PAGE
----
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Editorial: What happened to reform? ‘Frat house’ culture still rules at Los Angeles Fire Department

Katie Becker, center, at her April 2016 graduation ceremony from the Los Angeles Fire Department's Academy.
Katie Becker, center, at her April 2016 graduation ceremony from the Los Angeles Fire Department’s Valley Recruit Training Academy. Becker has since left the department.
(Al Seib / Los Angeles Times)

Mayor Eric Garcetti put gender equity front and center in his agenda when he took office in 2013, promising to provide equal opportunities across city government for the advancement of women. That included hiring more women at the Los Angeles Fire Department, a prestigious agency clouded by a costly legacy of race and sex discrimination.

Within his first year, Garcetti hired a new chief, appointed a new civilian Board of Fire Commissioners tasked with reform and began to overhaul the agency’s outdated recruitment process — all with the goal, he said, of bringing long-overdue change to the LAFD’s culture.

Eight years later, progress has been frustratingly slow. In fact, it may have been stalled altogether by the same political forces that stymied previous attempts to reform the Fire Department.

Granted, the department has diversified its ranks, and it’s hired and promoted more women during Garcetti’s tenure. Women now hold 115 jobs, accounting for 3.5% of the LAFD’s sworn personnel. That’s better than the 2.9% when Garcetti took office. Yet despite pouring millions of dollars into new recruitment efforts, the city still falls short of the mayor’s goal of having women make up 5% or more of sworn fire personnel, Times reporters James Rainey and Dakota Smith recounted.

It’s no wonder why. The LAFD still tolerates a “frat house” culture that can leave women and minority firefighters feeling bullied and mistreated. Why would women want to join a department where their capability will be constantly questioned and, according to one survey, they’ll endure widespread sexism in the workplace? It doesn’t help that the politically powerful firefighters union has resisted efforts to change the culture and make reforms.

It’s no simple job to dismantle long-standing bias against women in the fire service. It goes beyond L.A.; women make up more than 10% of the sworn personnel in few of this country’s fire departments.

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Still, there’s understandable disappointment in Garcetti, who started off with the ambition to do great things on this front. He was elected on a promise to stand up to public employee unions and modernize city government. But it looks like, at some point, Garcetti decided it was more important — or advantageous to his political future — to appease the firefighters union than to demand reform.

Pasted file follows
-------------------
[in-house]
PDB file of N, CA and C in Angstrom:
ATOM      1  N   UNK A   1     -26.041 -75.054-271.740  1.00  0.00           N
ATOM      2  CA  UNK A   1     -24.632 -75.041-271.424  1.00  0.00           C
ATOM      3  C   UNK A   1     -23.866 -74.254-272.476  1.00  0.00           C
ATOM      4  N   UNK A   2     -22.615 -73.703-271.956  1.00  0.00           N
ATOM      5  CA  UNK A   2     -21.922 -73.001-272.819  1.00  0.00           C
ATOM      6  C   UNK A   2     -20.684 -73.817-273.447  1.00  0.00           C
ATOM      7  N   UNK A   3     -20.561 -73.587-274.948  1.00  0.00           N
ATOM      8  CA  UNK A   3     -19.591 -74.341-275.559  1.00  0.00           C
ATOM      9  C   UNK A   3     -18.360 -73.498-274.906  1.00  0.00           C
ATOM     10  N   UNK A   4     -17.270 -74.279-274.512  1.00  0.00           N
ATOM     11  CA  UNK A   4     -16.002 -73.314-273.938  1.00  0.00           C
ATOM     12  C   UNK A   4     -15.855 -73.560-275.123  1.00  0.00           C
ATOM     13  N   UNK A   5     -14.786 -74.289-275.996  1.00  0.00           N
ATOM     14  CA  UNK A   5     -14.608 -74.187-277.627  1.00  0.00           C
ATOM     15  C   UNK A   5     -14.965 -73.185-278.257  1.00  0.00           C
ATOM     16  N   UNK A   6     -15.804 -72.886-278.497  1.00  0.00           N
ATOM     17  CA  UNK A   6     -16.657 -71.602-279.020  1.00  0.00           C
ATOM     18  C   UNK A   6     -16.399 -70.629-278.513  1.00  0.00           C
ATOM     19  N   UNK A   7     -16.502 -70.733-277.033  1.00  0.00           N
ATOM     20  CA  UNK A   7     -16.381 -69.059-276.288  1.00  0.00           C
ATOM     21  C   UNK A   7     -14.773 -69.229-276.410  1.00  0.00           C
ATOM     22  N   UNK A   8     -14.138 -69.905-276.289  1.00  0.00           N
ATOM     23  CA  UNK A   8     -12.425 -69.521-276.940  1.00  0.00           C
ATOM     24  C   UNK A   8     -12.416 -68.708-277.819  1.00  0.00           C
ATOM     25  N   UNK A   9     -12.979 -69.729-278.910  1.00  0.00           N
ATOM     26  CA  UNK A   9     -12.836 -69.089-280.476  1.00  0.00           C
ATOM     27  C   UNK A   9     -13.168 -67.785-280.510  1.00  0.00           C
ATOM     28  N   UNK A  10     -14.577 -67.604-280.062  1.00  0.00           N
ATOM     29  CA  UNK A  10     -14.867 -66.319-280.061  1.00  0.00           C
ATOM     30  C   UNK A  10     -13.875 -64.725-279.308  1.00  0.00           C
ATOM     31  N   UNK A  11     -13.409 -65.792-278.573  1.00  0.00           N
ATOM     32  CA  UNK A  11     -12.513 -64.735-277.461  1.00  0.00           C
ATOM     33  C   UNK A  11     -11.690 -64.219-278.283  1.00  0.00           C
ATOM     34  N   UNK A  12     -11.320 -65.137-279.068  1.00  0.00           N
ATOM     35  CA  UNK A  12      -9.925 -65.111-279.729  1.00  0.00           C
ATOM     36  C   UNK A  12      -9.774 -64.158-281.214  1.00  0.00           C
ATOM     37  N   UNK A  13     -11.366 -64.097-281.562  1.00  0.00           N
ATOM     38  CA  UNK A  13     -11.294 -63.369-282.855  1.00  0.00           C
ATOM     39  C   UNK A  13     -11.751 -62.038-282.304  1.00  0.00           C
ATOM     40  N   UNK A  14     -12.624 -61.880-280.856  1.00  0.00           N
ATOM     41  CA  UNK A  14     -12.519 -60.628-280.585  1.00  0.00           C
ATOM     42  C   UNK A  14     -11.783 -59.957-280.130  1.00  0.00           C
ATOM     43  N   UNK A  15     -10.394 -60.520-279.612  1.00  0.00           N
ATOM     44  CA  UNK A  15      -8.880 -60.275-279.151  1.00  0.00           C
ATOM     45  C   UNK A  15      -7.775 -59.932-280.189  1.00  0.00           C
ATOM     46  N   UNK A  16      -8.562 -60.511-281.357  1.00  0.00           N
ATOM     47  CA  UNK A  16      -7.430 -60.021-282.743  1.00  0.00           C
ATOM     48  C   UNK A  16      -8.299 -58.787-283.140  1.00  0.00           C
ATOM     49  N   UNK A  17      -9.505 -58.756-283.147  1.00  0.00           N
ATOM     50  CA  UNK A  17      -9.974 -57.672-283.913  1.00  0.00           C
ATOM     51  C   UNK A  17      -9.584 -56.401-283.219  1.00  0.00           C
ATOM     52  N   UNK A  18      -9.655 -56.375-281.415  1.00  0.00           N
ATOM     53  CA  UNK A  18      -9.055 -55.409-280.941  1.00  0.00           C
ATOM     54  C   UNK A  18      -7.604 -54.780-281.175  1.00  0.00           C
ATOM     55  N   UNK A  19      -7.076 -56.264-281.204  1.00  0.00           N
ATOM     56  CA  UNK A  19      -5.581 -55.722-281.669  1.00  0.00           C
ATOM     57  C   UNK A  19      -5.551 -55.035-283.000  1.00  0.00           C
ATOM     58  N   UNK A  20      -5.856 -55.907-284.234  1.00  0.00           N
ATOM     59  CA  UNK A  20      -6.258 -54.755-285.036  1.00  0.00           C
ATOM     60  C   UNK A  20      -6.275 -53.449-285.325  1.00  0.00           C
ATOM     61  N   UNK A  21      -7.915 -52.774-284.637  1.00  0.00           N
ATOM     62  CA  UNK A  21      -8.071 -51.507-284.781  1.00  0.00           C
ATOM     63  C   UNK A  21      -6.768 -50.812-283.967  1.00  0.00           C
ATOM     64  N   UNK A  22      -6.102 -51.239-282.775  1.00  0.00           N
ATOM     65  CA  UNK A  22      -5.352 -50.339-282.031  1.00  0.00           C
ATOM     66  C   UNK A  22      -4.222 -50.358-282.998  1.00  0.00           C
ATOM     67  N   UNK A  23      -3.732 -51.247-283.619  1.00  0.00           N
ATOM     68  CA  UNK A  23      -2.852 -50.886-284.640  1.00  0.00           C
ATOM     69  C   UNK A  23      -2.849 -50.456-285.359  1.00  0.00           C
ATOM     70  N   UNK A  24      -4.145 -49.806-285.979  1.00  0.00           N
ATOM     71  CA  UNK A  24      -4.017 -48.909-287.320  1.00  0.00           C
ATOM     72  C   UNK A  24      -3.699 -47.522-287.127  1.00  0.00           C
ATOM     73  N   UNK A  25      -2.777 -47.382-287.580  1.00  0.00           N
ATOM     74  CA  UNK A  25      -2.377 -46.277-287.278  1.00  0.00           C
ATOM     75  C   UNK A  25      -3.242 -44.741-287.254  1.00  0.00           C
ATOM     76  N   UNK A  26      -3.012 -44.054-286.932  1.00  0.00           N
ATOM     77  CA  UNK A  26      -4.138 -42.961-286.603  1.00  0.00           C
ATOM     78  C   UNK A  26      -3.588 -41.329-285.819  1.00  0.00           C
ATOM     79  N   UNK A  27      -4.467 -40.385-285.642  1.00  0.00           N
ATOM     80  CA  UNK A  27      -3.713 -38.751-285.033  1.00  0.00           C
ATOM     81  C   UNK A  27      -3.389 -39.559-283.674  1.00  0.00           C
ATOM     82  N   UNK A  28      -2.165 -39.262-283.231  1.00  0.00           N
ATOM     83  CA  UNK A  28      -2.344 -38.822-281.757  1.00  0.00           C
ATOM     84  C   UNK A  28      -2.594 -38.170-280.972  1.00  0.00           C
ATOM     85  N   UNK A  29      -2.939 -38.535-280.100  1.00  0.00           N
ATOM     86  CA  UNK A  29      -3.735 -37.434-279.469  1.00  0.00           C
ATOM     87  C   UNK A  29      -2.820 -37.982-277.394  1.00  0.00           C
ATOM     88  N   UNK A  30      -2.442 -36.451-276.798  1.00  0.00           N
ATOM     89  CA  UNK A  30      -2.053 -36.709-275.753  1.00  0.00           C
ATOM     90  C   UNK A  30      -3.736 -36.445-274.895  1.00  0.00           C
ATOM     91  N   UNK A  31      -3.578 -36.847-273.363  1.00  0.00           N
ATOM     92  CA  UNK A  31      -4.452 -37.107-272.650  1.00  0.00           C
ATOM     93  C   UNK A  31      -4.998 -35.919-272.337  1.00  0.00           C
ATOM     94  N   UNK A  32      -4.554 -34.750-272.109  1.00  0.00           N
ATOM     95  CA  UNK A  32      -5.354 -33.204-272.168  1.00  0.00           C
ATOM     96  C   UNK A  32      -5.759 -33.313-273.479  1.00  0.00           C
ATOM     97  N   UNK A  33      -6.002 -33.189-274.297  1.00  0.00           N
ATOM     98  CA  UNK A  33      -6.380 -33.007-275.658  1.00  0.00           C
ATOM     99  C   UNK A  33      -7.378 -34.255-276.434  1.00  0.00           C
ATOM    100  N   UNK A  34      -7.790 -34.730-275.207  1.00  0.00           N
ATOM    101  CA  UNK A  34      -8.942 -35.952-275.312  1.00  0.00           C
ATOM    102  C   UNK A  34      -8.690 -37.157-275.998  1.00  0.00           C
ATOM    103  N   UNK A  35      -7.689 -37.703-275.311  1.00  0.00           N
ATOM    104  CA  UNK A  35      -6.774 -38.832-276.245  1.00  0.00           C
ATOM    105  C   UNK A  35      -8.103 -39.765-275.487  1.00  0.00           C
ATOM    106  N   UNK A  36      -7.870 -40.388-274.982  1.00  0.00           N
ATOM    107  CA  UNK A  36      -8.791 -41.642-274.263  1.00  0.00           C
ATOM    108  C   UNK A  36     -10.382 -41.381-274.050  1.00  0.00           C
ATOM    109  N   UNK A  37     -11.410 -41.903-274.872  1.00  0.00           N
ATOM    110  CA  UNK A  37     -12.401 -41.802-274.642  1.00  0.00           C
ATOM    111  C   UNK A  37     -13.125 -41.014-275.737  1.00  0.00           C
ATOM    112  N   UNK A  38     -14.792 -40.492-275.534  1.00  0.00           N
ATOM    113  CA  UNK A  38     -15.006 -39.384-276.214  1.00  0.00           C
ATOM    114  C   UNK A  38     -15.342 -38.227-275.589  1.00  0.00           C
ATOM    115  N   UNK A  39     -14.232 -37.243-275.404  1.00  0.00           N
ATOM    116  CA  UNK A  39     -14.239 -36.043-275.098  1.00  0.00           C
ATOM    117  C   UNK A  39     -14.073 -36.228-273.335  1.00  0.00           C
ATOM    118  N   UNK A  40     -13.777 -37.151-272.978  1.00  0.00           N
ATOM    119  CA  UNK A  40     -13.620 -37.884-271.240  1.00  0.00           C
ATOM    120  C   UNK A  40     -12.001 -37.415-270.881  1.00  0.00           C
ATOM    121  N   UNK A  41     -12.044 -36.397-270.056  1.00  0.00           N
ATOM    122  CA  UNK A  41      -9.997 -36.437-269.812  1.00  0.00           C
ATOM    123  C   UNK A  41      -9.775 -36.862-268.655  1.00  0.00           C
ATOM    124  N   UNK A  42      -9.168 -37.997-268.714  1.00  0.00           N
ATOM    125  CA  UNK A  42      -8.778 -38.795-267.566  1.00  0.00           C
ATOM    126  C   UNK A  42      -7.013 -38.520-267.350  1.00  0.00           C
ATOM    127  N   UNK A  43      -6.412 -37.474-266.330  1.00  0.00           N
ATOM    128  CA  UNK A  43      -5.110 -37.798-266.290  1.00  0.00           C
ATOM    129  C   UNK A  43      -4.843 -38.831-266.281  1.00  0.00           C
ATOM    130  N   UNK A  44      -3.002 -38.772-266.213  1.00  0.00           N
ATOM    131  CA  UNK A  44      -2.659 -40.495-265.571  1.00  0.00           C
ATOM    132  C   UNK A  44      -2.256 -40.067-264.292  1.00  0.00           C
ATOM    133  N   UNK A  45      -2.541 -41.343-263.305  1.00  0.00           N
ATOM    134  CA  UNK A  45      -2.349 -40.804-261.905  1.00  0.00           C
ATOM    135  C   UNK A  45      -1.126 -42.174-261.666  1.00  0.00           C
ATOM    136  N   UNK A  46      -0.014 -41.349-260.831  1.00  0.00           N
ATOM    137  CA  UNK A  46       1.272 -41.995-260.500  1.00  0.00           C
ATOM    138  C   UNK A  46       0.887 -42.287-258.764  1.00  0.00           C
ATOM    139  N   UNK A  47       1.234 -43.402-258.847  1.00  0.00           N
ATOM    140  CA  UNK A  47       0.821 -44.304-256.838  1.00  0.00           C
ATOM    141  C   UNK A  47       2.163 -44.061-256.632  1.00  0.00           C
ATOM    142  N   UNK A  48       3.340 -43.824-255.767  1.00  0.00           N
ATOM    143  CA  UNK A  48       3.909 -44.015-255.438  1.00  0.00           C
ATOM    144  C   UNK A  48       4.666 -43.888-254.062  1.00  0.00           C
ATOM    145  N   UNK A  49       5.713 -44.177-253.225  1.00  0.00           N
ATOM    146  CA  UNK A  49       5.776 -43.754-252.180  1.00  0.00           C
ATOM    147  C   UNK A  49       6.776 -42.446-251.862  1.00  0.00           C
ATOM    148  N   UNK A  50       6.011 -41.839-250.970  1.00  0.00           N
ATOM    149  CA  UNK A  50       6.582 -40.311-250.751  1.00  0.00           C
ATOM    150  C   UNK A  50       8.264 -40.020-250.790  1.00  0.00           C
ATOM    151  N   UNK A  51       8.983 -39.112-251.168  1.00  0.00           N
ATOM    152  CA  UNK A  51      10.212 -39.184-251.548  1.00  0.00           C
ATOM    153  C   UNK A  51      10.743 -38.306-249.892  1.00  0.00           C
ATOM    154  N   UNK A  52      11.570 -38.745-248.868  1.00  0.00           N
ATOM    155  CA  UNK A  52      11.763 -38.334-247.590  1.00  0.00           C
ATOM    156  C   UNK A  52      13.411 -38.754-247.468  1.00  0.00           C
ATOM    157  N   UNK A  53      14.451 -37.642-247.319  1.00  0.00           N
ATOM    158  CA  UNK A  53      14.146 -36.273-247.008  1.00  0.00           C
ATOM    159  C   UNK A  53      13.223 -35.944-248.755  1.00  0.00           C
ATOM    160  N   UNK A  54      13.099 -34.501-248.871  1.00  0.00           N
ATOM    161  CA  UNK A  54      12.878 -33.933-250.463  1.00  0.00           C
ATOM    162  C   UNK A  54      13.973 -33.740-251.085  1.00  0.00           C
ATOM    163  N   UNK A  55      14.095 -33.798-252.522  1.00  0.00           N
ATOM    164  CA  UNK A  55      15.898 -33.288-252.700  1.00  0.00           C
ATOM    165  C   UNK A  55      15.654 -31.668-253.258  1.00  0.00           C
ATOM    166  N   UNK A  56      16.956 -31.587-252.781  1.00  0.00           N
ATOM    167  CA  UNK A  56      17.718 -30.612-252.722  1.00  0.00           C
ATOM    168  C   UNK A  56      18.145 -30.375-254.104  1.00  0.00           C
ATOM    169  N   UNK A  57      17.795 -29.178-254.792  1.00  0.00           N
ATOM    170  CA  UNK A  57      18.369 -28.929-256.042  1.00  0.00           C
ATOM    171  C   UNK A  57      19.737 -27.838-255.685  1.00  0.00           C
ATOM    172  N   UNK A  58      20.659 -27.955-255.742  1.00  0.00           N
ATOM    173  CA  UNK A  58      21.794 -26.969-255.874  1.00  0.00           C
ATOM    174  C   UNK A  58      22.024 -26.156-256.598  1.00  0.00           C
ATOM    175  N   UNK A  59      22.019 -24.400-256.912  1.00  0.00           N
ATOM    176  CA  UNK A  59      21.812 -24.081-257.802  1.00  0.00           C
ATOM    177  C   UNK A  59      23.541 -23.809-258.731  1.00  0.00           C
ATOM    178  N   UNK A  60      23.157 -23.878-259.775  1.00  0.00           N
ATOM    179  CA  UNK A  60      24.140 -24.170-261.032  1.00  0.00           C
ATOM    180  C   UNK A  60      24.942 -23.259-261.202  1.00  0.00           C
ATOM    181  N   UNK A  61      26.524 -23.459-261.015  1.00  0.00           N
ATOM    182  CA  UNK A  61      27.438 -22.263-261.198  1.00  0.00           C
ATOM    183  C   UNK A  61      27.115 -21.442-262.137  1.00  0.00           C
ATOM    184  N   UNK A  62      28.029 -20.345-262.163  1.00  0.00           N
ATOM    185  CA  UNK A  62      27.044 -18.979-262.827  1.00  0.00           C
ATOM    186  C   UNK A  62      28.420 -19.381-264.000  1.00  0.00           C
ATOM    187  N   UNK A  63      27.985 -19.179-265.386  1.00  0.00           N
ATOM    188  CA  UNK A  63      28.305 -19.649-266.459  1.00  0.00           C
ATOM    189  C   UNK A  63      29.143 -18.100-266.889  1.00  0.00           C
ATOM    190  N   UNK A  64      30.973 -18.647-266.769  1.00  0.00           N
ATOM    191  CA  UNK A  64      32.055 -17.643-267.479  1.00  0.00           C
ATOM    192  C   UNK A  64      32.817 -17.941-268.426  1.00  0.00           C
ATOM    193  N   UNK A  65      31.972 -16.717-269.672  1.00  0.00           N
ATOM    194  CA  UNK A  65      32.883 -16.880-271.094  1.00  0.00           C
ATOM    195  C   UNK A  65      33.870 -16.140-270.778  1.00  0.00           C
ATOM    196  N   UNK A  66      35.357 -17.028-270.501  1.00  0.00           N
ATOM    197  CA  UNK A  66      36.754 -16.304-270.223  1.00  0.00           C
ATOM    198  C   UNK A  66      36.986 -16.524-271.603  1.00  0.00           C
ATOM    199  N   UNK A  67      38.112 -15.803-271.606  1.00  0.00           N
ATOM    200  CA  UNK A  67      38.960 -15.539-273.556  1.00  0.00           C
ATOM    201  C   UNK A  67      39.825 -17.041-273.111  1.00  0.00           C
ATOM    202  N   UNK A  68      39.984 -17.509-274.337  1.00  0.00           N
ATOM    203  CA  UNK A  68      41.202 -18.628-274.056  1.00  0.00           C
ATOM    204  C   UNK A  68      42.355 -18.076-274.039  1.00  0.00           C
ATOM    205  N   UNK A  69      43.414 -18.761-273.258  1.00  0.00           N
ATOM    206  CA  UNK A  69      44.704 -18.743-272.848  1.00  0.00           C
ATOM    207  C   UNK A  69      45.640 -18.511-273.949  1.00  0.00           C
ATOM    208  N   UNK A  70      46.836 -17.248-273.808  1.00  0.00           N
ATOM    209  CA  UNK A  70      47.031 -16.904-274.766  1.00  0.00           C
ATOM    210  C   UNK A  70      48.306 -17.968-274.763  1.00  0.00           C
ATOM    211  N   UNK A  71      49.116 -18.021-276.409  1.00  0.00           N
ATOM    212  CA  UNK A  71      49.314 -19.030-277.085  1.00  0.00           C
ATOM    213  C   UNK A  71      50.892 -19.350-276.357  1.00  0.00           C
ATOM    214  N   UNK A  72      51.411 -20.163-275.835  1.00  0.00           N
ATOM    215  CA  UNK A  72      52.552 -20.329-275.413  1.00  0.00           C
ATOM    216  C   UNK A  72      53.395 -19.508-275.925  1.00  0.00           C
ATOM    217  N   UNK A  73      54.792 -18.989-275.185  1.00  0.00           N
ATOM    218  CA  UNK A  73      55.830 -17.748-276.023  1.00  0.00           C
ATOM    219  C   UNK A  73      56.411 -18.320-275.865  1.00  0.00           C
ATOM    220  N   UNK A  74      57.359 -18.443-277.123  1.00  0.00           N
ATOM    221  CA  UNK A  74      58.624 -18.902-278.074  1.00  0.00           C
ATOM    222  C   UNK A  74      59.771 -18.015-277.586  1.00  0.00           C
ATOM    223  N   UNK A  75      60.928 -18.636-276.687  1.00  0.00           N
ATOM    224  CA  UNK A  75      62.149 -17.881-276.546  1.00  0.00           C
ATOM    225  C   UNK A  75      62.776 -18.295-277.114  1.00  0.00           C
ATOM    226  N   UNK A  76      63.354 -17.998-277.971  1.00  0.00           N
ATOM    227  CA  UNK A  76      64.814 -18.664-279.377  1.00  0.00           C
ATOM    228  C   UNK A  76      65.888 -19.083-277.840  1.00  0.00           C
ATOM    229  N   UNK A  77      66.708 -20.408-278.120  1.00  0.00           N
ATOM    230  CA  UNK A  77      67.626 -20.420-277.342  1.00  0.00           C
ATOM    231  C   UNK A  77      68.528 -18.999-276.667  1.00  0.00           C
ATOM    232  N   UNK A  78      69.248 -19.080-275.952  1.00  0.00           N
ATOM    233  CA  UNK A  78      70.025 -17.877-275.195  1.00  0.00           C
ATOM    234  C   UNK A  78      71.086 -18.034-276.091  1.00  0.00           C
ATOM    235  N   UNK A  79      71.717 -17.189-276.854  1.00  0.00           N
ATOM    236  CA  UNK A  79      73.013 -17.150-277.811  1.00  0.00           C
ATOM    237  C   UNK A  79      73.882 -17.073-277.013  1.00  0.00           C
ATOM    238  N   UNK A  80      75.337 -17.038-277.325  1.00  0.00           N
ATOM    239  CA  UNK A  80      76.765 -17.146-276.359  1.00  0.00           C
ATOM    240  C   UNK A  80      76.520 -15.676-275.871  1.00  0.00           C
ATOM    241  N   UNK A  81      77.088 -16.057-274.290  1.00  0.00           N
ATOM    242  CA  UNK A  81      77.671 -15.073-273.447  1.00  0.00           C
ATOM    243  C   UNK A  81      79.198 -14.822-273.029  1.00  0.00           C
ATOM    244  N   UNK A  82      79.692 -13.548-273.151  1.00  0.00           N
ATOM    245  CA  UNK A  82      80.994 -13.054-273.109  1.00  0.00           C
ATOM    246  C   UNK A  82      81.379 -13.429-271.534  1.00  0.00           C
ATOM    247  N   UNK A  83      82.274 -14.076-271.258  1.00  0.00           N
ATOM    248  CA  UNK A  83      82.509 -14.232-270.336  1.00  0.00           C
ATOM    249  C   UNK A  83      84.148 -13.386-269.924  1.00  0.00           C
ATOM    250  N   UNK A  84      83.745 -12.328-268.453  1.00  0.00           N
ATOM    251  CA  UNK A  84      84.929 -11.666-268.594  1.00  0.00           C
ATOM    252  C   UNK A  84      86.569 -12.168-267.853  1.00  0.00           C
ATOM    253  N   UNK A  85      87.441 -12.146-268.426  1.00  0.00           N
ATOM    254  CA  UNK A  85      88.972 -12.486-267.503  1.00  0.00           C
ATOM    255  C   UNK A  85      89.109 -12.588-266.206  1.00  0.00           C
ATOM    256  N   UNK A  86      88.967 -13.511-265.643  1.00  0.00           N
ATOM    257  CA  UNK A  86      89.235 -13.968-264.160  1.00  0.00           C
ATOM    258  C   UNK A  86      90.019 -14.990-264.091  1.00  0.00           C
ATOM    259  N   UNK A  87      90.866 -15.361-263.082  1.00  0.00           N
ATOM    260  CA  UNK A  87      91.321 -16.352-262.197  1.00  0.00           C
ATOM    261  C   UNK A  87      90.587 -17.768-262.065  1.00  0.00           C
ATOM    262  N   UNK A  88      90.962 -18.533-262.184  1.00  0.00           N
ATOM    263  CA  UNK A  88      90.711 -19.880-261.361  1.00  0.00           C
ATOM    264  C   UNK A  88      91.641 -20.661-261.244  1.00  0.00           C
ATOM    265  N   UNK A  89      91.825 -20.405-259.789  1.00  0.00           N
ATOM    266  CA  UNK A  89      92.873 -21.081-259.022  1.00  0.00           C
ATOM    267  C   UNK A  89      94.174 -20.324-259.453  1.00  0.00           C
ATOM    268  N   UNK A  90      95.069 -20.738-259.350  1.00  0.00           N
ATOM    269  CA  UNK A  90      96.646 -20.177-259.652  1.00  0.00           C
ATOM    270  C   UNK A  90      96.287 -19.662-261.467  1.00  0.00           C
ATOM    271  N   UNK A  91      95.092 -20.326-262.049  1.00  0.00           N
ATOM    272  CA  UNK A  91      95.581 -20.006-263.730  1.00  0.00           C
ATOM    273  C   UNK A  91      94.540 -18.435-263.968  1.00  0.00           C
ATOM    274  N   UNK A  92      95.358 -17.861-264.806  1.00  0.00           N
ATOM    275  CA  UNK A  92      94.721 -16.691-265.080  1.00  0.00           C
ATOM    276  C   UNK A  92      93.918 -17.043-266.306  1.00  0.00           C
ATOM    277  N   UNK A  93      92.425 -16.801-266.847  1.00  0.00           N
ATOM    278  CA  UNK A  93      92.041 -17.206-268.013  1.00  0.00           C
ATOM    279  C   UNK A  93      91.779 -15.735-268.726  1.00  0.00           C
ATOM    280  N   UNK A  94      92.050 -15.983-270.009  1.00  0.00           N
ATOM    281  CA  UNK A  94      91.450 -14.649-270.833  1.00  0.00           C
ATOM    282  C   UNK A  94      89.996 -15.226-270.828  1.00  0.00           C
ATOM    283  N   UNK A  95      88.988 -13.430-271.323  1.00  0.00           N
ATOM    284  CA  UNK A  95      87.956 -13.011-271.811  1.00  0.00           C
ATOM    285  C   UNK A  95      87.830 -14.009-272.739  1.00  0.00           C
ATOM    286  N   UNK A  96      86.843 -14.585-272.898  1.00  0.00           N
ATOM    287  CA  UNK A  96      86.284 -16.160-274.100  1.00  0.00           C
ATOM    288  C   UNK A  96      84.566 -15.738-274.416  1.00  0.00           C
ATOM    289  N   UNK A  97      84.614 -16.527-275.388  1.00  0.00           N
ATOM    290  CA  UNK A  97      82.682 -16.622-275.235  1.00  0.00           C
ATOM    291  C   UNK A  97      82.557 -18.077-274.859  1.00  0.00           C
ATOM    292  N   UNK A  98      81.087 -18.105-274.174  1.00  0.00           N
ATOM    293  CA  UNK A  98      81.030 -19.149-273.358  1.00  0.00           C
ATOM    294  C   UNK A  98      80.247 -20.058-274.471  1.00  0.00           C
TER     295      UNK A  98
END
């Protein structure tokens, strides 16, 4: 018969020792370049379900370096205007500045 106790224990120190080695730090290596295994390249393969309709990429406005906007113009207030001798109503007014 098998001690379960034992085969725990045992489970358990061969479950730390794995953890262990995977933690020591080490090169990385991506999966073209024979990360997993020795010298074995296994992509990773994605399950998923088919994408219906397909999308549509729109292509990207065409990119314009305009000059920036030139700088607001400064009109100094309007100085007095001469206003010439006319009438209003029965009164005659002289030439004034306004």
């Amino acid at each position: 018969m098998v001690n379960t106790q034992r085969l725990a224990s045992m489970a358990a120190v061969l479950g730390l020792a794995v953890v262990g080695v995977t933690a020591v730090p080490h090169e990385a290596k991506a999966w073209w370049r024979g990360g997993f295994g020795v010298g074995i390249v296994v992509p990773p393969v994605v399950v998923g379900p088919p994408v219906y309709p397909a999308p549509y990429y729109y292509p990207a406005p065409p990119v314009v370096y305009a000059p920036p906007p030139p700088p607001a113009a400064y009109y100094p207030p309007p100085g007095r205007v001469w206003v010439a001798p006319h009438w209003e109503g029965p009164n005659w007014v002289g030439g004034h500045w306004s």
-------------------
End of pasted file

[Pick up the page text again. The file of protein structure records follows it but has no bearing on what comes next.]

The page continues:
Earlier this year Garcetti yanked Andrew Glazier, an outspoken advocate for reform, off the commission. The mayor’s office tried to persuade another commissioner who was an ardent supporter of female firefighters, Rebecca Ninburg, to leave the panel. Both commissioners have said they were told by the mayor’s staff that the firefighters union pushed for Glazier’s removal because he was making too many waves, which the mayor and union denied.

After nearly three decades of trying to reform the LAFD culture and make it a more inclusive department, it’s impossible to see how change will happen without making waves. The city has done the easier stuff, setting up recruitment fairs, mentorships, implicit bias training and even a camp for girls to learn about firefighting. But Garcetti and the LAFD have been slower on the harder stuff, such as addressing workplace culture or reconsidering entrenched institutional practices that make it more difficult to diversify the department.

Why, for example, were studies of workplace culture and training inequities delayed more than three years? Those studies were supposed to be major pieces of a strategic plan to reform the LAFD culture. And why must every sworn member be trained to respond to fires when more than 80% of calls are for emergency medical services? Even dispatchers and fire inspectors must complete the same physically rigorous fire training that some have described as nearly impossible for shorter recruits, who often are women. By prioritizing brute strength over other relevant skills, the department loses a lot of talented and qualified individuals.

Unlike the Police Department, which is regularly scrutinized by outside groups and pushed to reform, the Fire Department remains a largely insular institution. There just isn’t the external pressure to change the LAFD‘s practices until there is a scandal or lawsuit. Or possibly an election.

Los Angeles’ next mayor needs to commit to modernizing the Fire Department and bucking the internal resistance to change. The next fire chief should come from outside the LAFD’s hidebound culture in order to bring a fresh set of eyes to the department’s policies and practices. And the City Council needs to demand accountability from the department. Los Angeles leaders can’t tout their commitment to gender equity and turn a blind eye to demoralizing and discriminatory behavior in their own Fire Department.


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